Lipopolysaccharides can be prepared by extraction from TCA,21 phenol,22,23 or phenol-chloroform-petroleum ether (for rough strains).24 TCA extracted lipopolysaccharides are structurally similar to the phenol extracted ones, with similar electrophoretic patterns and endotoxicity. The primary differences are in the amounts of nucleic acid and protein contaminants remaining after extraction. The TCA extracts contain ~2% RNA and ~10% denatured proteins, while phenol extracts contain up to 60% RNA and <1% protein. Subsequent purification by gel filtration chromatography removes much of protein present in the phenolextracted LPS, but results in a preparation that contains 10‑20% nucleic acids. Further purification using ion exchange chromatography yields an lipopolysaccharide product which contains <1% protein and <1% RNA.

Materials

     

References

  1. 1. Rietschel, E.T., et al., Bacterial endotoxin: molecular relationships of structure to activity and function (review). FASEB J., 8, 217‑225 (1994).
  2. Helander, I.M., et al., Chemical structure of the lipopolysaccharide of Haemophilus influenzae strain I-69 Rd-/b+. Description of a novel deep-rough chemotype. Eur. J. Biochem., 177, 483‑92 (1988).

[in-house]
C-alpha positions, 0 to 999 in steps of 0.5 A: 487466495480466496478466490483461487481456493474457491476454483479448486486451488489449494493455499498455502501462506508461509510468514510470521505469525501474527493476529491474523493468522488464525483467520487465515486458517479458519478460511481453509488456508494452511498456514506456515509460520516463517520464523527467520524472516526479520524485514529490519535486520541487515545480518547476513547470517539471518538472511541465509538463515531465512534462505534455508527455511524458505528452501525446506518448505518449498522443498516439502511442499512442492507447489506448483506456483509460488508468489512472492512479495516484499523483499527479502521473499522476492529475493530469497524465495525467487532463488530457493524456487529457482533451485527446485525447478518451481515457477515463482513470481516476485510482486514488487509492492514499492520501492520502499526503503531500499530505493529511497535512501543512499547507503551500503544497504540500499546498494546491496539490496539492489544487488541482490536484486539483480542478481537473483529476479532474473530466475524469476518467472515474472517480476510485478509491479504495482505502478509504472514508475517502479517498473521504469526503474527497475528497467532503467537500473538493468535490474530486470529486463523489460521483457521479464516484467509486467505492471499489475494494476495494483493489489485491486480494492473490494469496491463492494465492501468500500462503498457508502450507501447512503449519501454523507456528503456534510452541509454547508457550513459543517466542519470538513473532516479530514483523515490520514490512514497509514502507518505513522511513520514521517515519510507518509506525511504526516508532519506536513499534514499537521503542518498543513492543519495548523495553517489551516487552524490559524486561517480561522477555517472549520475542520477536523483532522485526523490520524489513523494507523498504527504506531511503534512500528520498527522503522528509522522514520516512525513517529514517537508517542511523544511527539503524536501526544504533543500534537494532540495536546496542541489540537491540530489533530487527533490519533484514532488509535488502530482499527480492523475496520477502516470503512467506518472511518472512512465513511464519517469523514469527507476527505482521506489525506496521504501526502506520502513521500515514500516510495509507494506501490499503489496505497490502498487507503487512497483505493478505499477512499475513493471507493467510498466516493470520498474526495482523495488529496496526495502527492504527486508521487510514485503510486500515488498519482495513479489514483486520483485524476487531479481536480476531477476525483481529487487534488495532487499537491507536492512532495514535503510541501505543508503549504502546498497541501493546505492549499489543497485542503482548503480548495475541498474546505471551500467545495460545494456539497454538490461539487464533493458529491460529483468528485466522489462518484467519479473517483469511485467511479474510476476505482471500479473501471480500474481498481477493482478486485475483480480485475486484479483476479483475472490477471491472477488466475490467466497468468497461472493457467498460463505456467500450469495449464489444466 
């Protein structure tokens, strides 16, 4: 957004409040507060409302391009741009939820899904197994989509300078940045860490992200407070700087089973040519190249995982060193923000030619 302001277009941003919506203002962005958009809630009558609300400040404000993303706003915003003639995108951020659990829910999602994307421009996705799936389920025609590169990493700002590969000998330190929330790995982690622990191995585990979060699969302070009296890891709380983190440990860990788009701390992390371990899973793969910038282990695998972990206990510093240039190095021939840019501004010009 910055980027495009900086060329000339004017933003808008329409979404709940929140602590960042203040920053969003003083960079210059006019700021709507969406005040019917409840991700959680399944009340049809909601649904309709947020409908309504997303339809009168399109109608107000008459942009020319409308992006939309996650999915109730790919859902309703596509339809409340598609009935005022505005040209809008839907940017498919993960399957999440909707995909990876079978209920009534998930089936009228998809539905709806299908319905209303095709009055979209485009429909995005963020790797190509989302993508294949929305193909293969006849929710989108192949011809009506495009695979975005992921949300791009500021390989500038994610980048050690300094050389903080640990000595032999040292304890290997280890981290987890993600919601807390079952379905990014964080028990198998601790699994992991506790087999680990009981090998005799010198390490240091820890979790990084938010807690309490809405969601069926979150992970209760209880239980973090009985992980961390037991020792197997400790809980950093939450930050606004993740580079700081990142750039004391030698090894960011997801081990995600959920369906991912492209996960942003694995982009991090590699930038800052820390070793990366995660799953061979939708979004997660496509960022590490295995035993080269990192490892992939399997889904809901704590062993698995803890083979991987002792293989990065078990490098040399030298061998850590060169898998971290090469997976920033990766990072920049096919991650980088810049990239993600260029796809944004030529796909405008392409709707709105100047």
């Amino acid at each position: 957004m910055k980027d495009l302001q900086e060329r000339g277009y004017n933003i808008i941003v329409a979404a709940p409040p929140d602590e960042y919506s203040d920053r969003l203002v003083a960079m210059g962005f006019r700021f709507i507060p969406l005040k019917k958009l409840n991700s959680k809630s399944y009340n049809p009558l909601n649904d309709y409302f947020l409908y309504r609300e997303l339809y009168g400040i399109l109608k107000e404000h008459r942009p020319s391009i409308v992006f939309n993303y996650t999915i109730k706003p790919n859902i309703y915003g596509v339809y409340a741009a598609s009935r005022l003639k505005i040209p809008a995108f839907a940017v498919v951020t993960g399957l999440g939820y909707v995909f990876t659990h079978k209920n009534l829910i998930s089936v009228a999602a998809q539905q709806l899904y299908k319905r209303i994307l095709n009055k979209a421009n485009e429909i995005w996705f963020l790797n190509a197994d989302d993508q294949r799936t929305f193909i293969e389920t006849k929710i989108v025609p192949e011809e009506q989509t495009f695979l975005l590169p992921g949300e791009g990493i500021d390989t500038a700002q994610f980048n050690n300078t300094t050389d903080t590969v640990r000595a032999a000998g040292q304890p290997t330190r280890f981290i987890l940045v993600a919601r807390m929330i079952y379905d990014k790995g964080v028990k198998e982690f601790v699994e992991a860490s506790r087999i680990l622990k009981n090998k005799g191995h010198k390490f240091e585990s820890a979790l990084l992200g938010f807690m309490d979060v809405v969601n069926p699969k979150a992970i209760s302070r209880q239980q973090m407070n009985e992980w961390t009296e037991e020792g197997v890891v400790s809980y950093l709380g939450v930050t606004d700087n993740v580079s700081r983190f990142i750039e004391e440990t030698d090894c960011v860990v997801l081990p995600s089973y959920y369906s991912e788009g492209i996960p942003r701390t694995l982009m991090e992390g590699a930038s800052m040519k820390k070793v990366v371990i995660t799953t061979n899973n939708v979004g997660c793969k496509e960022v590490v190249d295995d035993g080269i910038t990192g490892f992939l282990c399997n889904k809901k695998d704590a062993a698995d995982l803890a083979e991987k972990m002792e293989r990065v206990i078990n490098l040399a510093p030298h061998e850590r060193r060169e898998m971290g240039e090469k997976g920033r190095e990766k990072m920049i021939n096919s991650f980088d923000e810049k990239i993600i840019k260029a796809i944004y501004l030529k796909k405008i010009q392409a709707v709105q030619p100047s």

3. Meredith, T.C., et al., Redefining the requisite lipopolysaccharide structure in Escherichia coli. ACS Chem. Biol., 1, 33‑42 (2006).
  4. Samuel, G., and Reeves, P., Biosynthesis of O-antigens: genes and pathways involved in nucleotide sugar precursor synthesis and O-antigen assembly. Carbohydr. Res., 338, 2503‑2519 (2003).
  5. Jann, B., et al., Heterogeneity of lipopolysaccharides. Analysis of polysaccharide chain lengths by sodium dodecyl sulfate polyacrylamide gel electrophoresis. Eur. J. Biochem., 60, 239‑246 (1975).
  6. Mayer, H. et al., Analysis of lipopolysaccharides of Gram-negative bacteria. Methods Microbiol., 18, 157‑207 (1985).
  7. Schletter, J., et al., Molecular mechanisms of endotoxin activity. Arch. Microbiol., 164, 383‑9 (1995).
  8. Galanos, C., et al., Synthetic and natural Escherichia coli free lipid A express identical endotoxic activities. Eur. J. Biochem., 148, 1‑5 (1985).
  9. Palsson-McDermott, E.M. and O'Neill, L.A.J., Signal transduction by the lipopolysaccharide receptor, Toll-like receptor 4 (review). Immunology, 113, 153‑162 (2004).
  10. Muroi, M., and Tanamoto, K., The polysaccharide portion plays an indispensable role in Salmonella lipopolysaccharide-induced activation of NF-κB through human Toll-like receptor-4. Infect. Immun., 70, 6034‑6047 (2002).